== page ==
The world’s jet setters have noticed some of their people are missing

waitress drinks dubai Burj KhalifaReutersA waitress carries drinks during the opening of “At.Mosphere” the world’s highest restaurant in the Burj Khalifa in Dubai January 23, 2011.

There are people in the world who rarely stay in one place.

They’re the executives, the entrepreneurs, and the global citizens who feel just as comfortable in Dubai as they do in Shanghai.

Call them your global jet setters, if you like.

And in 2016 they’ve started to notice that some members of their group have gone missing — the Brazilians and the Russians. They’re just gone.

“It kills us the summer in Miami. We own four businesses there, and they [Brazilians] prop up the business in the summer,” John Meadow, CEO of LDV Hospitality Group told Business Insider.

His firm owns around 30 upscale restaurants and clubs from New York City to Las Vegas and beyond.

“In August, Brazil was gone.”

It’s unlikely the Brazilians will be back this August either.

Since the end of 2014, Brazil’s economy has been hit with a multi-billion dollar corruption scandal at its massive state oil firm, Petrobras. Then there is the slowdown over at its major trading partner, China, and double digit inflation. Add in a growing fiscal deficit, a Presidential impeachment crisis, a collapse in the price of its key commodities exports, and a currency that has fallen 40% against the dollar.

Throw the Zika virus on top of that, envision a summer Olympic Games with all that chaos going on, and the picture gets even uglier. For Brazilians a Miami vacation, right now, is not really an option.

brl/usdInvesting.comThe real has plumetted against the dollar over the last two years

Noticing these disappearances is enough to make the nightlife crowd a little nervous. In the coming weeks, Meadow will head to Dubai for the sixth time in the last year.

“I really want to go there, and I really want to do my deal there, but I’m trying to be careful for the first time in my life … because I’ve seen in this year, the Russians disappear,” he said.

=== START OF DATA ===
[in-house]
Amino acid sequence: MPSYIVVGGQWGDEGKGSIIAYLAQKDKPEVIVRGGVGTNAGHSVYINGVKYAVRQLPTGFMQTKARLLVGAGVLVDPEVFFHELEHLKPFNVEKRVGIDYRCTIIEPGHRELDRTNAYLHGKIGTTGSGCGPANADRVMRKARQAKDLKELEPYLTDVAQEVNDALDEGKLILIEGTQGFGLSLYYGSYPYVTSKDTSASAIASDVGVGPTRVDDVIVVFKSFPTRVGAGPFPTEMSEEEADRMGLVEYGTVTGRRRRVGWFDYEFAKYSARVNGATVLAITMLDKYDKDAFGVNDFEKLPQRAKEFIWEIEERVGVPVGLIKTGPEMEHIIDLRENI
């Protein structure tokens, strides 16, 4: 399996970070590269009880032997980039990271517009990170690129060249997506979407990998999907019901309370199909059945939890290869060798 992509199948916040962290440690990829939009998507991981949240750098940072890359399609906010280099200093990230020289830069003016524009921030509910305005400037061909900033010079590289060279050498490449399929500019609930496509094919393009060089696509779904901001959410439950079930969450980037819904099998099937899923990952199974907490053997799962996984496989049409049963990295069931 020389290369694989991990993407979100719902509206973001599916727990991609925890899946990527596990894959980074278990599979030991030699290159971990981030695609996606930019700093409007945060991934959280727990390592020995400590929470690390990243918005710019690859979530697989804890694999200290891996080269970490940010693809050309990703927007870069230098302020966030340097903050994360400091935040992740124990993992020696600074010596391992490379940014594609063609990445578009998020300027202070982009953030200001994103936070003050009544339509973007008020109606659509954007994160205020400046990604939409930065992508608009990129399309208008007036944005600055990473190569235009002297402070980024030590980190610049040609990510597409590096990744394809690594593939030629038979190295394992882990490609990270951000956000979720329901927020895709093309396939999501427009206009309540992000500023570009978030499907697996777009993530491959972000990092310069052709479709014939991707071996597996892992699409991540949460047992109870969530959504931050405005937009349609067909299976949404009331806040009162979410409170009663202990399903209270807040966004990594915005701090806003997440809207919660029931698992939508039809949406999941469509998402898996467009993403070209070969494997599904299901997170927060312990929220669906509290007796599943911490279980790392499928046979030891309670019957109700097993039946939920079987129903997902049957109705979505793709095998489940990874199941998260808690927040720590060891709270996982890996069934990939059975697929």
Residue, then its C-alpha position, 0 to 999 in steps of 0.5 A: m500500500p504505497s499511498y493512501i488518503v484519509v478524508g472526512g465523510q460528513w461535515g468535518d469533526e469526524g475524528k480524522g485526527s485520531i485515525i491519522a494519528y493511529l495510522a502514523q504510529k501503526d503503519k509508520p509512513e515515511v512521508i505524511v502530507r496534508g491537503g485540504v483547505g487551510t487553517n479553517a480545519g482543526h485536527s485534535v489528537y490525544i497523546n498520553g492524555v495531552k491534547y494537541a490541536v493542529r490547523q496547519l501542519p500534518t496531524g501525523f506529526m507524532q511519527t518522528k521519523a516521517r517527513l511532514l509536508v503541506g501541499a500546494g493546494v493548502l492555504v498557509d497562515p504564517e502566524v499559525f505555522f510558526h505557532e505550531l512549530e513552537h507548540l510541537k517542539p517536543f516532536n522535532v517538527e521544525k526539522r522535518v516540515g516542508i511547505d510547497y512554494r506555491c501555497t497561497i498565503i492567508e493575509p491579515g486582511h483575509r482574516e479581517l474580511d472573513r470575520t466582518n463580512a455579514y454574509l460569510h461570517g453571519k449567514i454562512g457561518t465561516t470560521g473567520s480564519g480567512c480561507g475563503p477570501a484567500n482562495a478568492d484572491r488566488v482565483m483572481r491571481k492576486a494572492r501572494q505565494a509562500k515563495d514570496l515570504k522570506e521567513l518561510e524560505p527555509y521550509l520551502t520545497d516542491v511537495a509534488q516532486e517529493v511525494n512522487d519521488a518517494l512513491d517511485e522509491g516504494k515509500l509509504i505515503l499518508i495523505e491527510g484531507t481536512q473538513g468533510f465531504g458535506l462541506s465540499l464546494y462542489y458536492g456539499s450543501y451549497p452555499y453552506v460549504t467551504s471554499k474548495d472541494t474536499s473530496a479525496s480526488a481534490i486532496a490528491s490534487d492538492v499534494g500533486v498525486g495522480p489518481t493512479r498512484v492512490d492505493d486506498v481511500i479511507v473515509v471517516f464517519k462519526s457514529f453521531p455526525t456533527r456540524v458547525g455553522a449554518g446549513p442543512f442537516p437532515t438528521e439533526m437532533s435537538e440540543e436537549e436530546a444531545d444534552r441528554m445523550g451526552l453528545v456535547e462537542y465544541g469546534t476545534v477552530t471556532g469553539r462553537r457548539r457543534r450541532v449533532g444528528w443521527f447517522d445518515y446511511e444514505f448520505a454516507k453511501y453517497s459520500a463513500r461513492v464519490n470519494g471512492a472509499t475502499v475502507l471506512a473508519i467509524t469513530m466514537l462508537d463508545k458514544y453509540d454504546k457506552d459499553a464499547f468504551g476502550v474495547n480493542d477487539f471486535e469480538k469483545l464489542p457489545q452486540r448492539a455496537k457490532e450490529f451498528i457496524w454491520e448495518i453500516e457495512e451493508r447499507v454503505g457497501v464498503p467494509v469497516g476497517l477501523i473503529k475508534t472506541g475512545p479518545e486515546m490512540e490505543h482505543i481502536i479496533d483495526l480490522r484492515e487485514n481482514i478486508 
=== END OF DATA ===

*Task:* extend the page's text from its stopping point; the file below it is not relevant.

“You go out, you look around the room, you know who’s there, you go back a month later, you look around the room — and they’re all gone.”

Russia’s story isn’t that different from Brazil’s. The country is suffering, in part, due to the collapse in global commodities prices. Western sanctions put in place because of Russia’s involvement in Ukraine have also strained the economy.

In 2015 the inflation rate hit 12.9%. The Russian ruble has fallen 55% against the dollar over the last two years. There’s an underground market for cheese.

rub/usdInvesting.comThe ruble has collapsed against the dollar since 2014.

Across the jet set capitals of the world, inside the clubs and high-end restaurants, everyone from servers to chefs have noticed the shift.

Last summer, a global economic slowdown was a big part of industry chatter at the Aspen Food and Wine Festival. Consensus was: ‘It’s getting hard out there, people.’

It’s the kind of environment that has at least one New York hospitality CEO teaching their staff to monitor oil rig counts to see if there’s any sign oil prices will bounce back soon.

It took the industry a while to feel the storms brewing abroad, but they’ll take any sign of a bottom.

They would like to see their clients again.

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